Cleve Gibbon

content management, content modelling, digital ecosystems, technology evangelist.

Content APIs: A is for Access

Please watch this two minute video. It does an amazing job of describing the utility of APIs using a deck of playing cards.

Content APIs are on the rise because we need ubiquitous access to content.  For a while now, I’ve felt like our content management systems are being deployed as Roach Motels (see resources at the end), where content checks in, but it doesn’t check out. Forever locked into a single (web) channel with no easy way out.

A couple weeks backs, I explained why content APIs are becoming critical to those in the content business.  They help mitigate the Roach Motel problem.  The big guns are already reaping the rewards of their early investments in content APIs. Take Netflix, after just two years of deploying an API, it’s seeing a x37 increase in API usage, the majority of which is through internal consumption.

Today, let’s walkthrough through a couple of examples to drive home the point that APIs lower the bar to making content accessible: available to people, processes and products that potentially do not to contribute to the production or ongoing management of the content.

Multi-Device Application Design

Luke Wroblewski of Mobile First recently published a video series for Intel for Re-Imagining Apps for Ultrabook.  In Part 6 Luke talks about cross device usage, highlighting that we need to re-think our standard desktop application designs to cater for multi-device experiences.  Luke goes on to break cross device usage into four categories; stating that access, flow, push, and control must be considered when designing applications that need to span multiple devices. So, what is access?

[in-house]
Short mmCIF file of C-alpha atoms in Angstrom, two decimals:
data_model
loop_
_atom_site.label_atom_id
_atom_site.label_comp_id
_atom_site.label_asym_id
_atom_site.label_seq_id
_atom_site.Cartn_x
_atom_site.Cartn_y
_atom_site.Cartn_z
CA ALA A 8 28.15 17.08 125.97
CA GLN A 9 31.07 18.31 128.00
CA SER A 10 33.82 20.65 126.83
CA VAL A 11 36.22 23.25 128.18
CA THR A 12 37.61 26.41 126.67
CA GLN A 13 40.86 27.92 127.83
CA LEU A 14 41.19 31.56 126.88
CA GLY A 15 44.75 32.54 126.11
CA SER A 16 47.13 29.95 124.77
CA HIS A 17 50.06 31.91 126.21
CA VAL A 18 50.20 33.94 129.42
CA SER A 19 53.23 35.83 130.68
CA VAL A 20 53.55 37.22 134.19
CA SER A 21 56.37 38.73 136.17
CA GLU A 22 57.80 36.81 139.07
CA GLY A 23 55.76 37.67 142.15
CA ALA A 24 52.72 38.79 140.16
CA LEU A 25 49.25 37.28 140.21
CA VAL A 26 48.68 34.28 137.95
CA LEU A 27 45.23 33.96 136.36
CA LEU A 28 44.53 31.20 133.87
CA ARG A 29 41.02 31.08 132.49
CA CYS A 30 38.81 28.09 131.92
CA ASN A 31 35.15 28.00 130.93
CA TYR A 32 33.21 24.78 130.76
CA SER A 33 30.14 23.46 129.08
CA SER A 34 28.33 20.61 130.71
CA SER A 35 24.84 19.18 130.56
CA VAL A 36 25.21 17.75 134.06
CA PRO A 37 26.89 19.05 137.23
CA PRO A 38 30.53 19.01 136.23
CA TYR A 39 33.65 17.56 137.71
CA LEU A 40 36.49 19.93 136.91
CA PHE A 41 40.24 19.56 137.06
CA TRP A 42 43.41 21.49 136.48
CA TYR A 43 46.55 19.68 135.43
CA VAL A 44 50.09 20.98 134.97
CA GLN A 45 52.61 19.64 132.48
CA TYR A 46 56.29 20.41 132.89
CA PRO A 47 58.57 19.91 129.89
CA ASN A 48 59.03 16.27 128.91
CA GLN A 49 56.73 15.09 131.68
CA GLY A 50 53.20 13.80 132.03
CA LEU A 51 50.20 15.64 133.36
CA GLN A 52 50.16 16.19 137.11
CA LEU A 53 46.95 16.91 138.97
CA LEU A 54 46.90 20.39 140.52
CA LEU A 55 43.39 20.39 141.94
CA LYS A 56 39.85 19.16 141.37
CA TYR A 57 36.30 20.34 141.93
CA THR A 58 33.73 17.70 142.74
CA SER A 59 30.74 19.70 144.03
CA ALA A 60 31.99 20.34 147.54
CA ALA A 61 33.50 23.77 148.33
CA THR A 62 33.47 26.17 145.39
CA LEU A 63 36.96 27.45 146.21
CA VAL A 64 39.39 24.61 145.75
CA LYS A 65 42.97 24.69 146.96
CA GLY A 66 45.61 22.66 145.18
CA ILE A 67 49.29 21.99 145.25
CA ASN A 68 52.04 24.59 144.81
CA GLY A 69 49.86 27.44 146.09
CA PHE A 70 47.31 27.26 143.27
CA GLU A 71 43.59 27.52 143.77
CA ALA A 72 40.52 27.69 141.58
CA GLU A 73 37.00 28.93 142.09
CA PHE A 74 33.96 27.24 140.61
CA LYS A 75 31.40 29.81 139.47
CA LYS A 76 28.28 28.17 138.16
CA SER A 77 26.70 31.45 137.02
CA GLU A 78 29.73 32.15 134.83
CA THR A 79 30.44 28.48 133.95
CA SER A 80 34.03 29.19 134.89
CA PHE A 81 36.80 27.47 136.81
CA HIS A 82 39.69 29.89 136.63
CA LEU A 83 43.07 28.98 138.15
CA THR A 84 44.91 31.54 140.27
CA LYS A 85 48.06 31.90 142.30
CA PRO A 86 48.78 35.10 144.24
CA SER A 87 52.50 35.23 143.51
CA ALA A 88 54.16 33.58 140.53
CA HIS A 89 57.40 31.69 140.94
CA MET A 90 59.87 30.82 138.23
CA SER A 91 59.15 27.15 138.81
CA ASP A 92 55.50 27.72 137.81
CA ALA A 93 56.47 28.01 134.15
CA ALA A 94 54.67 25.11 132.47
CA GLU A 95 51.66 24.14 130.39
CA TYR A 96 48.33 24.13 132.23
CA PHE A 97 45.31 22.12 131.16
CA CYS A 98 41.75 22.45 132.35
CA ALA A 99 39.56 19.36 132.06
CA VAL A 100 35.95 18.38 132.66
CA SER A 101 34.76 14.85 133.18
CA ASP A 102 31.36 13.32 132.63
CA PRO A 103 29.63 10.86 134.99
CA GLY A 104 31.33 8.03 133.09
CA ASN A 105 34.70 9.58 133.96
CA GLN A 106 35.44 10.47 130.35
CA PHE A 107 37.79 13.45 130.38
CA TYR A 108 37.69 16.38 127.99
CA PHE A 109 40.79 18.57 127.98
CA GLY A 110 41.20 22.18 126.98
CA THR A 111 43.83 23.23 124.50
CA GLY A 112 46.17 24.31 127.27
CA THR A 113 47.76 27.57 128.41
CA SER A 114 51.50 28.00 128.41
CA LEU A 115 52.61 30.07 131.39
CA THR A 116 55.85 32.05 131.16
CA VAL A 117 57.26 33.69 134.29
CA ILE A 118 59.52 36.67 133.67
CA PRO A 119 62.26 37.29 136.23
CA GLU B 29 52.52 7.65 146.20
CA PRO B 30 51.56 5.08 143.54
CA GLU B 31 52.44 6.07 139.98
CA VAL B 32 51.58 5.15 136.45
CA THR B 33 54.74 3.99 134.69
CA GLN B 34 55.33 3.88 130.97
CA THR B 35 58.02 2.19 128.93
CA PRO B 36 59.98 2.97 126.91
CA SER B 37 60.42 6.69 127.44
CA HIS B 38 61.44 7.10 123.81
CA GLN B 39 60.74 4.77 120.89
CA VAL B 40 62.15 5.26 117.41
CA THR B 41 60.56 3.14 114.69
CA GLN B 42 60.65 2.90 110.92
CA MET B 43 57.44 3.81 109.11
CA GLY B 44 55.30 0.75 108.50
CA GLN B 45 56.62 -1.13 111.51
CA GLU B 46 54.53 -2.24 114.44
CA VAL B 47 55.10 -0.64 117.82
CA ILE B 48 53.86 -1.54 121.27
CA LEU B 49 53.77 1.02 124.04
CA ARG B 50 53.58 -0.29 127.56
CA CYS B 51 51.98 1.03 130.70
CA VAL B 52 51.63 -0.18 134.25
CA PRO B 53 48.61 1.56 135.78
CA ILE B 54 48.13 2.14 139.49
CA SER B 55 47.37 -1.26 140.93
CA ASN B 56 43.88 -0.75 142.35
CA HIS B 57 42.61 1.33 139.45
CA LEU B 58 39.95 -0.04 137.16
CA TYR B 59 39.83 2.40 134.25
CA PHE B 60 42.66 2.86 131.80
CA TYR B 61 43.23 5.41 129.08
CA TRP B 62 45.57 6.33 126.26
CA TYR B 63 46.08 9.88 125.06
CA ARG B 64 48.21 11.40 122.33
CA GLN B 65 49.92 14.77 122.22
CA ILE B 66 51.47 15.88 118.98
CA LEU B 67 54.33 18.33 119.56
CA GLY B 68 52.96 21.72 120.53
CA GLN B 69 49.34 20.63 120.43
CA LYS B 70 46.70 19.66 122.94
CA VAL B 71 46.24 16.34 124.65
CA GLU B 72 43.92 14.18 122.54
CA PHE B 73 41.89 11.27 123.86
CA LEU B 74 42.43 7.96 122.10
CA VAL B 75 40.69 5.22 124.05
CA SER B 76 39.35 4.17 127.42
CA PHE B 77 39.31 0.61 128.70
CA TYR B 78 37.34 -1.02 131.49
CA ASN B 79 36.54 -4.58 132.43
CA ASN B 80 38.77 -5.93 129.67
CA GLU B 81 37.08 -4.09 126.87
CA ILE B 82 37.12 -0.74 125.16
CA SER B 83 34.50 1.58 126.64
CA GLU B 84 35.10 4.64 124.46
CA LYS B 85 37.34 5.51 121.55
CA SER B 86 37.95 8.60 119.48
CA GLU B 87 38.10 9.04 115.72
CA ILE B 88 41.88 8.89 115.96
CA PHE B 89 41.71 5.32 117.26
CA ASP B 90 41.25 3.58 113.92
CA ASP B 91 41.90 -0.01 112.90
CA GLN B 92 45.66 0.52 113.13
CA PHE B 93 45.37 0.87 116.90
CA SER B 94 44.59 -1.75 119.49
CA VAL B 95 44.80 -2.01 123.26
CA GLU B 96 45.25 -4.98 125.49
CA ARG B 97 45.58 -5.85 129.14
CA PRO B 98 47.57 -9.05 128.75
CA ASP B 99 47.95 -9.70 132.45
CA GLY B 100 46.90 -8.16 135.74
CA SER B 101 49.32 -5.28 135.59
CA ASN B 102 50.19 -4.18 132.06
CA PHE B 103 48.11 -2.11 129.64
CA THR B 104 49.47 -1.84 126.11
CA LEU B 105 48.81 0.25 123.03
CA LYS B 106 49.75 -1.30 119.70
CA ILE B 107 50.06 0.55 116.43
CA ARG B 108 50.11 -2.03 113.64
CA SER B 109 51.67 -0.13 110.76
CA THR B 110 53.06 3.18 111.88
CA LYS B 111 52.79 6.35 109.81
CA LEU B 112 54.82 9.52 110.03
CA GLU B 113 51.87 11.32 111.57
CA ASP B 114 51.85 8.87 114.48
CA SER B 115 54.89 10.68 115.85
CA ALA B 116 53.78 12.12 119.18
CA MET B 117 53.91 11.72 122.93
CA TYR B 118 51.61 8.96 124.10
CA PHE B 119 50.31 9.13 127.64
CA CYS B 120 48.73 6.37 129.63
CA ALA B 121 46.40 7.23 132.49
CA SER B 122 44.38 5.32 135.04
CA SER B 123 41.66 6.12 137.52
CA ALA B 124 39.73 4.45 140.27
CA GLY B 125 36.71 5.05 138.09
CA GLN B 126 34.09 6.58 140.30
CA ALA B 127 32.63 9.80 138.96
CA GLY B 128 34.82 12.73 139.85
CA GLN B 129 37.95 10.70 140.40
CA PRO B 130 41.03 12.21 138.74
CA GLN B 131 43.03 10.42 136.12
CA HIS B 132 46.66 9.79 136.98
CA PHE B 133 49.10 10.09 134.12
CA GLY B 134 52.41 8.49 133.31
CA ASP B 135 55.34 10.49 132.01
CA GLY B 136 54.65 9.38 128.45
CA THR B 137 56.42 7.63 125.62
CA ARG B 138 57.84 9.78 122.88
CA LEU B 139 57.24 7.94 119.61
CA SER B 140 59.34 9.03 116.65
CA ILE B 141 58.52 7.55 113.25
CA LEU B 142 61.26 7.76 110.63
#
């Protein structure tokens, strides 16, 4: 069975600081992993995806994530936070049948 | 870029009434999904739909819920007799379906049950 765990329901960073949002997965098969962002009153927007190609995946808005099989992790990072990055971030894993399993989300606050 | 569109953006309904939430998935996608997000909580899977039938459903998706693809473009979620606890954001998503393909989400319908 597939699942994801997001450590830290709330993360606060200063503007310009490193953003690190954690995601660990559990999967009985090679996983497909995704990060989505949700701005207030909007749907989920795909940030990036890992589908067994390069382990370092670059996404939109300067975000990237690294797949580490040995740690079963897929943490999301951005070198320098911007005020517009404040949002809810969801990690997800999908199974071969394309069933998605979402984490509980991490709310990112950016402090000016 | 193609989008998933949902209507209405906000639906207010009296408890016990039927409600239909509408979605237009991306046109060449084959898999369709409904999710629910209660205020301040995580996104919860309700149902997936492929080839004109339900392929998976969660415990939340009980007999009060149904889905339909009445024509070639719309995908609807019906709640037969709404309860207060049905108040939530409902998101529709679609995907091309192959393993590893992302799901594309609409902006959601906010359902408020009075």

Put simply, access is (the) ability to view or interact with the same content or features across more than one device. (Luke W.)

A content API is a service that provides consumers with ubiquitous access to content.  In the case of multi-device application design, a content API gives application designers and developers, on their target device platform, access to the same content.   It’s all about access.

Access, access, access. Without a standard way to get to the content, there will be multiple workarounds, teams, budgets and tactical solutions to achieve the same goal.  We’ve all seen it.  Go direct to the CMS, or export as XML, or expose as RSS/Atom feeds, or dump content into another database, or screen scrap HTML site pages, or pour content into spreadsheets, and so on.  It’s expensive, uncompetitive and stupid.  Content APIs are a strategic answer, not a silver bullet, to facilitating a standard and controlled access to content.

Learning to COPE

I’m a keen subscriber to the Insert Content Here content strategy podcast series by Jeff Eaton over at Lullabot.  In Episode 11, Daniel Jacobsen talks about his time at NPR working on Create Once, Publish Everywhere (COPE) and Content APIs.  Here are the four philosophies that underpinned and shaped COPE:

  1. Manage content. Content Management Systems are for managing content, not web publishing.
  2. Raw Content.  Separate content from display; rendering display-agnostic content is a channel-based, target delivery system (device) concern.
  3. Modular Content. The ability to assemble and disassemble content to create new kinds of content.  Although Daniel spoke more to the modular “storage” of content within a database, not all content is stored in a database, but the same principle of treating content as lego building blocks still holds.
  4. Portable Content. Content portability is about preparing and getting content everywhere it needs to be.  Having a content API helps but alone it is not enough.  Can the target platforms consume content delivered via the API?  How do we deal with text emphasis?  What editorial challenges do we face with modular content that can be re-assemble in multiple, unforeseen ways?

Content APIs gave NPR flexible and accessible content that embraced COPE.  Daniel moved on and joined Netflix, and then 18 months later, Zach Brand on taking over the NPR API tells us what they did wrong.  Although the improvements resulted in a 22% increase in API response times, he left this warning…